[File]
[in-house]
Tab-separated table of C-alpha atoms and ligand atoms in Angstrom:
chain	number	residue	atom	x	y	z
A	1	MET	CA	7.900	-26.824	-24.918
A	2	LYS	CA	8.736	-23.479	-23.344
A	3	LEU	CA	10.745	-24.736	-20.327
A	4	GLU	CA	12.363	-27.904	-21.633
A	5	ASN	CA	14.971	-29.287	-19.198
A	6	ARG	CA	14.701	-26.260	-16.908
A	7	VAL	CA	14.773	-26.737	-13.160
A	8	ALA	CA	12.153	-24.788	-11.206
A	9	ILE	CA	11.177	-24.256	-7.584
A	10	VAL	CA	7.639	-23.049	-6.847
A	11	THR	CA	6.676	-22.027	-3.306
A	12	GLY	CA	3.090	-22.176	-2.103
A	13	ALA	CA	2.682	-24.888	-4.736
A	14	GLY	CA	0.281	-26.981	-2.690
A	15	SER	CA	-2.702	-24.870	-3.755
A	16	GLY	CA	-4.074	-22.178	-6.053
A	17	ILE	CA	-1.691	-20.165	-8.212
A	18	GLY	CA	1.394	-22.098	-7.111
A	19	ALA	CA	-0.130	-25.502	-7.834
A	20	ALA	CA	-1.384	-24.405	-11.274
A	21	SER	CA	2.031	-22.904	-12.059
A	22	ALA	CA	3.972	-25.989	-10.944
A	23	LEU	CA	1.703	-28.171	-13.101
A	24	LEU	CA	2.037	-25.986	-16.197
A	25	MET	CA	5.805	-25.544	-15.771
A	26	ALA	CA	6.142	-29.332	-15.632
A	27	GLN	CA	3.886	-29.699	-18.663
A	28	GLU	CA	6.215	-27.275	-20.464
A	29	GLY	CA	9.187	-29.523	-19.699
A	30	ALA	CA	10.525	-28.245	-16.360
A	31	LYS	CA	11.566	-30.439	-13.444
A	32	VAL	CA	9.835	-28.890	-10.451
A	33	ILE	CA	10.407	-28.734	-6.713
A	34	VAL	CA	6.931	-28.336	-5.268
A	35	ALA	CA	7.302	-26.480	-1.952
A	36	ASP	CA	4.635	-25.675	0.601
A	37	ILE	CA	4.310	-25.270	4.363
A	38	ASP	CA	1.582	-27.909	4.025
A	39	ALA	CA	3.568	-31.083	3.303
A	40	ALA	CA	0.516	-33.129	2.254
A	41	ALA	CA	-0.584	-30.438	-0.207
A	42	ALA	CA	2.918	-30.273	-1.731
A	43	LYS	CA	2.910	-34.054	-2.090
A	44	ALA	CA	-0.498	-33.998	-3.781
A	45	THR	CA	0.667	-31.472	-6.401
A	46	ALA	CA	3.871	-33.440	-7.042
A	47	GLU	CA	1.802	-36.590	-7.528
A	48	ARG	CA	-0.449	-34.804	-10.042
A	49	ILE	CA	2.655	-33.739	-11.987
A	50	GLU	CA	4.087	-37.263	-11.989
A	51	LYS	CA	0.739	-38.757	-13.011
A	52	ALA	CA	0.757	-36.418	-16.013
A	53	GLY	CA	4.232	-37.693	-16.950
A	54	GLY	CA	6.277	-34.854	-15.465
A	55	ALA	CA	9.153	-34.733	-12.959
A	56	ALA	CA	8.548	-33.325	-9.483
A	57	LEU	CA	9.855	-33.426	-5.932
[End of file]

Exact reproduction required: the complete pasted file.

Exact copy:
[in-house]
Tab-separated table of C-alpha atoms and ligand atoms in Angstrom:
chain	number	residue	atom	x	y	z
A	1	MET	CA	7.900	-26.824	-24.918
A	2	LYS	CA	8.736	-23.479	-23.344
A	3	LEU	CA	10.745	-24.736	-20.327
A	4	GLU	CA	12.363	-27.904	-21.633
A	5	ASN	CA	14.971	-29.287	-19.198
A	6	ARG	CA	14.701	-26.260	-16.908
A	7	VAL	CA	14.773	-26.737	-13.160
A	8	ALA	CA	12.153	-24.788	-11.206
A	9	ILE	CA	11.177	-24.256	-7.584
A	10	VAL	CA	7.639	-23.049	-6.847
A	11	THR	CA	6.676	-22.027	-3.306
A	12	GLY	CA	3.090	-22.176	-2.103
A	13	ALA	CA	2.682	-24.888	-4.736
A	14	GLY	CA	0.281	-26.981	-2.690
A	15	SER	CA	-2.702	-24.870	-3.755
A	16	GLY	CA	-4.074	-22.178	-6.053
A	17	ILE	CA	-1.691	-20.165	-8.212
A	18	GLY	CA	1.394	-22.098	-7.111
A	19	ALA	CA	-0.130	-25.502	-7.834
A	20	ALA	CA	-1.384	-24.405	-11.274
A	21	SER	CA	2.031	-22.904	-12.059
A	22	ALA	CA	3.972	-25.989	-10.944
A	23	LEU	CA	1.703	-28.171	-13.101
A	24	LEU	CA	2.037	-25.986	-16.197
A	25	MET	CA	5.805	-25.544	-15.771
A	26	ALA	CA	6.142	-29.332	-15.632
A	27	GLN	CA	3.886	-29.699	-18.663
A	28	GLU	CA	6.215	-27.275	-20.464
A	29	GLY	CA	9.187	-29.523	-19.699
A	30	ALA	CA	10.525	-28.245	-16.360
A	31	LYS	CA	11.566	-30.439	-13.444
A	32	VAL	CA	9.835	-28.890	-10.451
A	33	ILE	CA	10.407	-28.734	-6.713
A	34	VAL	CA	6.931	-28.336	-5.268
A	35	ALA	CA	7.302	-26.480	-1.952
A	36	ASP	CA	4.635	-25.675	0.601
A	37	ILE	CA	4.310	-25.270	4.363
A	38	ASP	CA	1.582	-27.909	4.025
A	39	ALA	CA	3.568	-31.083	3.303
A	40	ALA	CA	0.516	-33.129	2.254
A	41	ALA	CA	-0.584	-30.438	-0.207
A	42	ALA	CA	2.918	-30.273	-1.731
A	43	LYS	CA	2.910	-34.054	-2.090
A	44	ALA	CA	-0.498	-33.998	-3.781
A	45	THR	CA	0.667	-31.472	-6.401
A	46	ALA	CA	3.871	-33.440	-7.042
A	47	GLU	CA	1.802	-36.590	-7.528
A	48	ARG	CA	-0.449	-34.804	-10.042
A	49	ILE	CA	2.655	-33.739	-11.987
A	50	GLU	CA	4.087	-37.263	-11.989
A	51	LYS	CA	0.739	-38.757	-13.011
A	52	ALA	CA	0.757	-36.418	-16.013
A	53	GLY	CA	4.232	-37.693	-16.950
A	54	GLY	CA	6.277	-34.854	-15.465
A	55	ALA	CA	9.153	-34.733	-12.959
A	56	ALA	CA	8.548	-33.325	-9.483
A	57	LEU	CA	9.855	-33.426	-5.932